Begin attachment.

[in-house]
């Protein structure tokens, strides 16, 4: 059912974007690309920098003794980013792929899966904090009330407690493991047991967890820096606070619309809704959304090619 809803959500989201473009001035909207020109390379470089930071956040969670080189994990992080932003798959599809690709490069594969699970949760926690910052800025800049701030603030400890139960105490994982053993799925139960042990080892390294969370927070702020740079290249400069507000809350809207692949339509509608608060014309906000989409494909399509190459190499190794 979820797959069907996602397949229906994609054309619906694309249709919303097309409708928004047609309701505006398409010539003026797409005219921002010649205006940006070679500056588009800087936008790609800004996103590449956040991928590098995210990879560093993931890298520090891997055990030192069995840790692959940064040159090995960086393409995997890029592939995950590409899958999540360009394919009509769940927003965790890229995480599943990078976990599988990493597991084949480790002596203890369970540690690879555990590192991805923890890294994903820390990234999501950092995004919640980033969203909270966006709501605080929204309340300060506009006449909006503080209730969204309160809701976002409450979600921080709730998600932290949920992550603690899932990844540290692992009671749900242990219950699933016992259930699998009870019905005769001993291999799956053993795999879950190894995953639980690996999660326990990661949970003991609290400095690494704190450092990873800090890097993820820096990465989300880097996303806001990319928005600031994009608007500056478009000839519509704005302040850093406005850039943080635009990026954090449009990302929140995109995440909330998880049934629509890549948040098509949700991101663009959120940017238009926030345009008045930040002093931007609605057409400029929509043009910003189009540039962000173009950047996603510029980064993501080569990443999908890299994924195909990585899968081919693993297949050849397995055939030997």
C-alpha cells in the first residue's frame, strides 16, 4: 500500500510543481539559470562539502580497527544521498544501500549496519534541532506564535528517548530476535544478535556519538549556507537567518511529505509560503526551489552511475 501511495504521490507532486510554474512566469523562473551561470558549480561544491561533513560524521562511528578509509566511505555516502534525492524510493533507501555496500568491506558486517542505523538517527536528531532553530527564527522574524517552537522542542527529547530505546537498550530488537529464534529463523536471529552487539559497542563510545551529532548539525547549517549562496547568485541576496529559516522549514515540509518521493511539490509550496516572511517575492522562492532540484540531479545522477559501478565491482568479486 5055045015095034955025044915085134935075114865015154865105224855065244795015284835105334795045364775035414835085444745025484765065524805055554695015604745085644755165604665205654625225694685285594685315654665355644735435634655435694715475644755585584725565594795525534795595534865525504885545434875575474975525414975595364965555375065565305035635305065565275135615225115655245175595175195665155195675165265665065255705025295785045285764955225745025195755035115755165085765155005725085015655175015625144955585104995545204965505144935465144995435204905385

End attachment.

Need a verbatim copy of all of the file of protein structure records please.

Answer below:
[in-house]
């Protein structure tokens, strides 16, 4: 059912974007690309920098003794980013792929899966904090009330407690493991047991967890820096606070619309809704959304090619 809803959500989201473009001035909207020109390379470089930071956040969670080189994990992080932003798959599809690709490069594969699970949760926690910052800025800049701030603030400890139960105490994982053993799925139960042990080892390294969370927070702020740079290249400069507000809350809207692949339509509608608060014309906000989409494909399509190459190499190794 979820797959069907996602397949229906994609054309619906694309249709919303097309409708928004047609309701505006398409010539003026797409005219921002010649205006940006070679500056588009800087936008790609800004996103590449956040991928590098995210990879560093993931890298520090891997055990030192069995840790692959940064040159090995960086393409995997890029592939995950590409899958999540360009394919009509769940927003965790890229995480599943990078976990599988990493597991084949480790002596203890369970540690690879555990590192991805923890890294994903820390990234999501950092995004919640980033969203909270966006709501605080929204309340300060506009006449909006503080209730969204309160809701976002409450979600921080709730998600932290949920992550603690899932990844540290692992009671749900242990219950699933016992259930699998009870019905005769001993291999799956053993795999879950190894995953639980690996999660326990990661949970003991609290400095690494704190450092990873800090890097993820820096990465989300880097996303806001990319928005600031994009608007500056478009000839519509704005302040850093406005850039943080635009990026954090449009990302929140995109995440909330998880049934629509890549948040098509949700991101663009959120940017238009926030345009008045930040002093931007609605057409400029929509043009910003189009540039962000173009950047996603510029980064993501080569990443999908890299994924195909990585899968081919693993297949050849397995055939030997």
C-alpha cells in the first residue's frame, strides 16, 4: 500500500510543481539559470562539502580497527544521498544501500549496519534541532506564535528517548530476535544478535556519538549556507537567518511529505509560503526551489552511475 501511495504521490507532486510554474512566469523562473551561470558549480561544491561533513560524521562511528578509509566511505555516502534525492524510493533507501555496500568491506558486517542505523538517527536528531532553530527564527522574524517552537522542542527529547530505546537498550530488537529464534529463523536471529552487539559497542563510545551529532548539525547549517549562496547568485541576496529559516522549514515540509518521493511539490509550496516572511517575492522562492532540484540531479545522477559501478565491482568479486 5055045015095034955025044915085134935075114865015154865105224855065244795015284835105334795045364775035414835085444745025484765065524805055554695015604745085644755165604665205654625225694685285594685315654665355644735435634655435694715475644755585584725565594795525534795595534865525504885545434875575474975525414975595364965555375065565305035635305065565275135615225115655245175595175195665155195675165265665065255705025295785045285764955225745025195755035115755165085765155005725085015655175015625144955585104995545204965505144935465144995435204905385